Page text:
Accountant, first female vendor at Shea Stadium feted by Mets
Susan Rich, the first woman vendor at Shea Stadium in the 1970s, recently was saluted by the New York Mets.
Rich, a 50-year-old accountant from Stamford, Connecticut, was able to step onto the new Citi Field during batting practice and enjoyed seats near home plate for a Florida Marlins game June 5, the New York Daily News reported. She also received a scoreboard salute. Rich must have enjoyed the 6-1 win, but her husband, who also attended, is a diehard Yankees fan.
David Rich was responsible for the tribute, as he wrote a letter to Mets owner Fred Wilpon, proposing that the team honor his wife, who was the first woman to work as a food vendor at Shea Stadium. Her run lasted from 1974 to 1982.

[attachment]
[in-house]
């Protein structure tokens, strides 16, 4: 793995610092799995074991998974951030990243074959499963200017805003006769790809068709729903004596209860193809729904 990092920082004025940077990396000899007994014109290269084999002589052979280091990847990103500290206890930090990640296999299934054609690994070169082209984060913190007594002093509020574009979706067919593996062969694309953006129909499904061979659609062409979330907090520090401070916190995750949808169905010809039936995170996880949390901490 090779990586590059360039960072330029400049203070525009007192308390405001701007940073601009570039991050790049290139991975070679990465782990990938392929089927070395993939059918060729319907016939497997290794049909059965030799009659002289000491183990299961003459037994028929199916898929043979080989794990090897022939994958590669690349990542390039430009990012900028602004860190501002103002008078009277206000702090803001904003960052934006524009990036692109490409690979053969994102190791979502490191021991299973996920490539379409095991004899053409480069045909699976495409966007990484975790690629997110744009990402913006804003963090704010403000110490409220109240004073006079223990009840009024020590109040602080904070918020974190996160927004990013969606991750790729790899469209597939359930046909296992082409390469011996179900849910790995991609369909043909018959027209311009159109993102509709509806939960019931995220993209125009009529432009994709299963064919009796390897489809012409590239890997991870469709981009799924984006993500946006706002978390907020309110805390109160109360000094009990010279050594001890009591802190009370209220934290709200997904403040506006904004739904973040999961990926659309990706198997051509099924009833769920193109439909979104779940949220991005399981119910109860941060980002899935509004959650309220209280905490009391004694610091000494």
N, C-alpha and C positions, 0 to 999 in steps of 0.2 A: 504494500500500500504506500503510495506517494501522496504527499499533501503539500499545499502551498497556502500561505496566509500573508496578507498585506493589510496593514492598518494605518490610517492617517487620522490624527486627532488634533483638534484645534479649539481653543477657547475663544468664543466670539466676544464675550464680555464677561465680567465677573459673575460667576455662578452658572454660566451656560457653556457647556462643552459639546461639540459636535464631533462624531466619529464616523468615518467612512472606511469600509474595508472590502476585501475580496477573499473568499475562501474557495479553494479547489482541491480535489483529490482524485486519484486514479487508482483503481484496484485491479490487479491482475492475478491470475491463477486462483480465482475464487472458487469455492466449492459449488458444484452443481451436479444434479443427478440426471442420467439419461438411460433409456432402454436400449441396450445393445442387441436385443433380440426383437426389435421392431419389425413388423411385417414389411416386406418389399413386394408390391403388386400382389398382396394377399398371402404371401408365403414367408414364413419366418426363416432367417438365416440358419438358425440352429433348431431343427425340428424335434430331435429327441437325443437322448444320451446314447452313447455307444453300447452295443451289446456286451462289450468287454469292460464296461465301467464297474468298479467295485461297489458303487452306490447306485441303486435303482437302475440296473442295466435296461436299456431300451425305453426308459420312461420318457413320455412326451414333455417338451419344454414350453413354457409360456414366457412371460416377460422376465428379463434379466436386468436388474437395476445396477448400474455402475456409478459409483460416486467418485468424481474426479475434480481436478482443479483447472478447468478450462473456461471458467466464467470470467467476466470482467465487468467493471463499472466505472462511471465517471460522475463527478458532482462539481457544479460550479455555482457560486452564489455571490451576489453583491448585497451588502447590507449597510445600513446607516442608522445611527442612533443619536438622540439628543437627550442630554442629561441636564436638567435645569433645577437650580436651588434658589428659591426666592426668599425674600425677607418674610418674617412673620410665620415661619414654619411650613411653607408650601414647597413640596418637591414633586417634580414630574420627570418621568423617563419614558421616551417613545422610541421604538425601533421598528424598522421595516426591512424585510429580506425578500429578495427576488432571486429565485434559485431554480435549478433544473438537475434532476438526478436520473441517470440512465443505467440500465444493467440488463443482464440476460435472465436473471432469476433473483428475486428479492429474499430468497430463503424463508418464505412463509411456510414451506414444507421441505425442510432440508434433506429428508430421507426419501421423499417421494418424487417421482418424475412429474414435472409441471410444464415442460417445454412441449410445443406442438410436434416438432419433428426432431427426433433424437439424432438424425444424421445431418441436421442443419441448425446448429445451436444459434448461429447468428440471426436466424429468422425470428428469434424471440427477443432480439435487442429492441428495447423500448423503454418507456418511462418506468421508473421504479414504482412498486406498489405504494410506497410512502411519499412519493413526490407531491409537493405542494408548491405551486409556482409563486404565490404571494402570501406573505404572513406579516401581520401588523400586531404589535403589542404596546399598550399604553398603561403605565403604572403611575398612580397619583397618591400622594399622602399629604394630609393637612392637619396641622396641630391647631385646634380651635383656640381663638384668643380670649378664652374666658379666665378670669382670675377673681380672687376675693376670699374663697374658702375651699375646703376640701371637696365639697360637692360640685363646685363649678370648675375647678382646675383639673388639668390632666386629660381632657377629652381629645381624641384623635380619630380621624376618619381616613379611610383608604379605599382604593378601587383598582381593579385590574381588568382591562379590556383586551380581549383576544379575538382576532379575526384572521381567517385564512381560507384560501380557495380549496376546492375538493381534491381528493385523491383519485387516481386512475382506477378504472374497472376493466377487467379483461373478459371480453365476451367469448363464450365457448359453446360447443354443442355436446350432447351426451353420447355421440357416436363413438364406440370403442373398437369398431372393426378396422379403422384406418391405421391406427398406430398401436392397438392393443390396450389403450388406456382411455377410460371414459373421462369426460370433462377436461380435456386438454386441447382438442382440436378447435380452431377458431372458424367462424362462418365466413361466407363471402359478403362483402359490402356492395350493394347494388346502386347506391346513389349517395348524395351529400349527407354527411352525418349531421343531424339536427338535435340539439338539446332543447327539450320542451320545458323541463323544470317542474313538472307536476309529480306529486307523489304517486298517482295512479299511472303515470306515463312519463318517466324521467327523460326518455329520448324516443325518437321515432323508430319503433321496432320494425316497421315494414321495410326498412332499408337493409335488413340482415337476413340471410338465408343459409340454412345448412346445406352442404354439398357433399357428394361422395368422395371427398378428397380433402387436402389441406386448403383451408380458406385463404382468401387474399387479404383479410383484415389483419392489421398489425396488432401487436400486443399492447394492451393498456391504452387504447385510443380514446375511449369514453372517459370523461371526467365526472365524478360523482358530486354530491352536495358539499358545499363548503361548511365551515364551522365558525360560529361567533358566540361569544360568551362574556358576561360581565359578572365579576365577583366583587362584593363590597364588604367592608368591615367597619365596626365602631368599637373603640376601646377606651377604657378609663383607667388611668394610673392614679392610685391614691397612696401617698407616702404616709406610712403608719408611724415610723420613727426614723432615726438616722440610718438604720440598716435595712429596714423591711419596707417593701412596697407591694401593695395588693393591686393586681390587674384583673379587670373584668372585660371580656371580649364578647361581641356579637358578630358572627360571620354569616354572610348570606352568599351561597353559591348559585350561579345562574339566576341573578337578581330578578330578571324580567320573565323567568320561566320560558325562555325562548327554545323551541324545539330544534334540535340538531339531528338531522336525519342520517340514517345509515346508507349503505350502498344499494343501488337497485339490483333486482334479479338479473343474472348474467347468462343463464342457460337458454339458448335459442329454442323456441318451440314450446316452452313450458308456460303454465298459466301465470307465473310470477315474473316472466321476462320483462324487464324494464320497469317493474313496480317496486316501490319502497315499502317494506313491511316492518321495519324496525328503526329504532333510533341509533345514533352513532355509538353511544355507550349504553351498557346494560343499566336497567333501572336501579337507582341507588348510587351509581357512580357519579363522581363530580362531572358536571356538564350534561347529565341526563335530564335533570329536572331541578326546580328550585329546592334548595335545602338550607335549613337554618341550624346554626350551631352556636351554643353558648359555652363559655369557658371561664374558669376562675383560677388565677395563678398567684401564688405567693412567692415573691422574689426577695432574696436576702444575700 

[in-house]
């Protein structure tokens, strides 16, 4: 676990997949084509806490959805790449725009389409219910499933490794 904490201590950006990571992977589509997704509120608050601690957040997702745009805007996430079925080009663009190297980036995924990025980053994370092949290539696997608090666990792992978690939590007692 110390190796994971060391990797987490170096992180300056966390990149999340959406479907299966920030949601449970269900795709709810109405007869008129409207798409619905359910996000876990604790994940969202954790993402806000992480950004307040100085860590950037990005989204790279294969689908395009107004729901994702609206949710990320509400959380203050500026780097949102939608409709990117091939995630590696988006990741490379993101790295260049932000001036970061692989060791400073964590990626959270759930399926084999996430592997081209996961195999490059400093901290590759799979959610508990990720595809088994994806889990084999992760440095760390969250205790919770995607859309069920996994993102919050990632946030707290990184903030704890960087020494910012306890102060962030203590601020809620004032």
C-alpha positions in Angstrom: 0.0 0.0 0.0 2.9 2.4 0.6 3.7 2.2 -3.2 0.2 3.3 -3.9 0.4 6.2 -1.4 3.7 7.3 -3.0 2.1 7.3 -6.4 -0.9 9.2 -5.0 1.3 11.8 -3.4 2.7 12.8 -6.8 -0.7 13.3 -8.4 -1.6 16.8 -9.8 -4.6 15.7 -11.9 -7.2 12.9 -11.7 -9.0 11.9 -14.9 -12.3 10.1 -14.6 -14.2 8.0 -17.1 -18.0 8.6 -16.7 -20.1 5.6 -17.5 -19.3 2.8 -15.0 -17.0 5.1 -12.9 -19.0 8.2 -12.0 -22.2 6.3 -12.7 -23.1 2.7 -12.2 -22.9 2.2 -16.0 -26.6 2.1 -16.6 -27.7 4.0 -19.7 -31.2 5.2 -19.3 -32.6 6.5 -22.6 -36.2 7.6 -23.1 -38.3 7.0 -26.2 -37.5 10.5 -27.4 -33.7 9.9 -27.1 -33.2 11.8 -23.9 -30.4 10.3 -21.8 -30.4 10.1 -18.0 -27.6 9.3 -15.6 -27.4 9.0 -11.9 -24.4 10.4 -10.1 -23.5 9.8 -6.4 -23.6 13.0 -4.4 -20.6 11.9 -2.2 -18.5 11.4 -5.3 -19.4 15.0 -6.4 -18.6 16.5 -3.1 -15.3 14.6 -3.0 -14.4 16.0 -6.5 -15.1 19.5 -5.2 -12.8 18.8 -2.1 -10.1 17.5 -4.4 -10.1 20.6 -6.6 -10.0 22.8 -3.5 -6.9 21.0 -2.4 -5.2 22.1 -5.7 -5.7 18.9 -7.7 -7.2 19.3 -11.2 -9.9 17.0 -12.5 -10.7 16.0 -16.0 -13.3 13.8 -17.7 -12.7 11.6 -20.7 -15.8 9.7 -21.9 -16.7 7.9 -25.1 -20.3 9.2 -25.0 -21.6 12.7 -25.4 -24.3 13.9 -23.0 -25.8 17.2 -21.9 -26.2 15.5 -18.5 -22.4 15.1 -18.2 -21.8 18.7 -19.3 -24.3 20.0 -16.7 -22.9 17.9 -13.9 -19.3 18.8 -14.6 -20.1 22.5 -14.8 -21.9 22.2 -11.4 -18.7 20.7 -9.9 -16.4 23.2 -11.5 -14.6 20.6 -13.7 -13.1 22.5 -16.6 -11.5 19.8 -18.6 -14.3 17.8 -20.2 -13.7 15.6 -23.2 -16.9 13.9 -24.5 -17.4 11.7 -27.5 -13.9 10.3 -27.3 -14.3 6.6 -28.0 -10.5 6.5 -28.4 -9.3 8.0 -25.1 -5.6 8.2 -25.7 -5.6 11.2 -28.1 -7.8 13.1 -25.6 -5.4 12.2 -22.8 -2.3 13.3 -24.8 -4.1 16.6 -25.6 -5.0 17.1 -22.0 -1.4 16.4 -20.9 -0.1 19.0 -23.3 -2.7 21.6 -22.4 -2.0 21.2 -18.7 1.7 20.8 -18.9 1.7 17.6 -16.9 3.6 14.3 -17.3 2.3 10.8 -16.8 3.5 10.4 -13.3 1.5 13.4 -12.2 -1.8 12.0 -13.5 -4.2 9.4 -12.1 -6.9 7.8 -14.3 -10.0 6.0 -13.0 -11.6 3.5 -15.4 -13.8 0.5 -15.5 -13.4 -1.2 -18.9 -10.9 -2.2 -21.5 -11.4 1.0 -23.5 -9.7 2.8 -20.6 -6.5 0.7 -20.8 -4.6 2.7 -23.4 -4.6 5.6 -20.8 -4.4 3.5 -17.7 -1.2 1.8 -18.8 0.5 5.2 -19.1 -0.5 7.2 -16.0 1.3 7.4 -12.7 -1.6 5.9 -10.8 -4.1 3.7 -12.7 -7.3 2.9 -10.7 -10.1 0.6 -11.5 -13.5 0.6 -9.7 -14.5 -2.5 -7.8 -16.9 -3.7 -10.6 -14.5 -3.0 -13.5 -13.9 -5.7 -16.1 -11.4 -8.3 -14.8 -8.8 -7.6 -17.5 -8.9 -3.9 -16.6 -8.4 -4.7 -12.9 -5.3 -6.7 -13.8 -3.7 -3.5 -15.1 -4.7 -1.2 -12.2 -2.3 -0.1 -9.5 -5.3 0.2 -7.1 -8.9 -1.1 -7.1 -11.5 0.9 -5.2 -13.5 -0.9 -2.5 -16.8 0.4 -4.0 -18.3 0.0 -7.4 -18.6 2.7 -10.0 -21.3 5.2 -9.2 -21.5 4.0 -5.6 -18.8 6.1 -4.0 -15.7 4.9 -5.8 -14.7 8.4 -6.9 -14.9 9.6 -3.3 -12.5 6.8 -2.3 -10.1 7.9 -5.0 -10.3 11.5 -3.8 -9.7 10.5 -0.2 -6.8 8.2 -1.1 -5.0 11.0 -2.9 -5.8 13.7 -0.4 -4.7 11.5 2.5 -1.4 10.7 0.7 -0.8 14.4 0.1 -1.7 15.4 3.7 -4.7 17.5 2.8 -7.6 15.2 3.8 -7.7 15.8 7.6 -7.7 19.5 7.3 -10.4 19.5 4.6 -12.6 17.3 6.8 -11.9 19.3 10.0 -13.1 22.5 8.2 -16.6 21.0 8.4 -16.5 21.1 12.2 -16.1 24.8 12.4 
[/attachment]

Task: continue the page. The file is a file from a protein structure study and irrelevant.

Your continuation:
With her husband being a Yankees fan, tensions arose. He said, "It was like the freakin' Cold War during the Subway Series in 2000," he said, referring to the World Series that pitted the Yankees versus the Mets. "Every time the doorbell rang, I thought it was someone with divorce papers."
The team planned to surprise Rich's wife with the salute, but her teenage daughter, Jennifer, spilled the beans accidentally. Shea Stadium has been demolished, but Rich recalled her work there for the New York Daily News. She told the newspaper about a foul ball landing in her ice cream bin, the many battles between the Mets and Yankees, and even selling rosary beads when Pope John Paul II visited Shea in 1979.
"You really had to be persistent, and you didn't mind sweating because it was a sweaty job," she said. "You didn't mind getting yucky."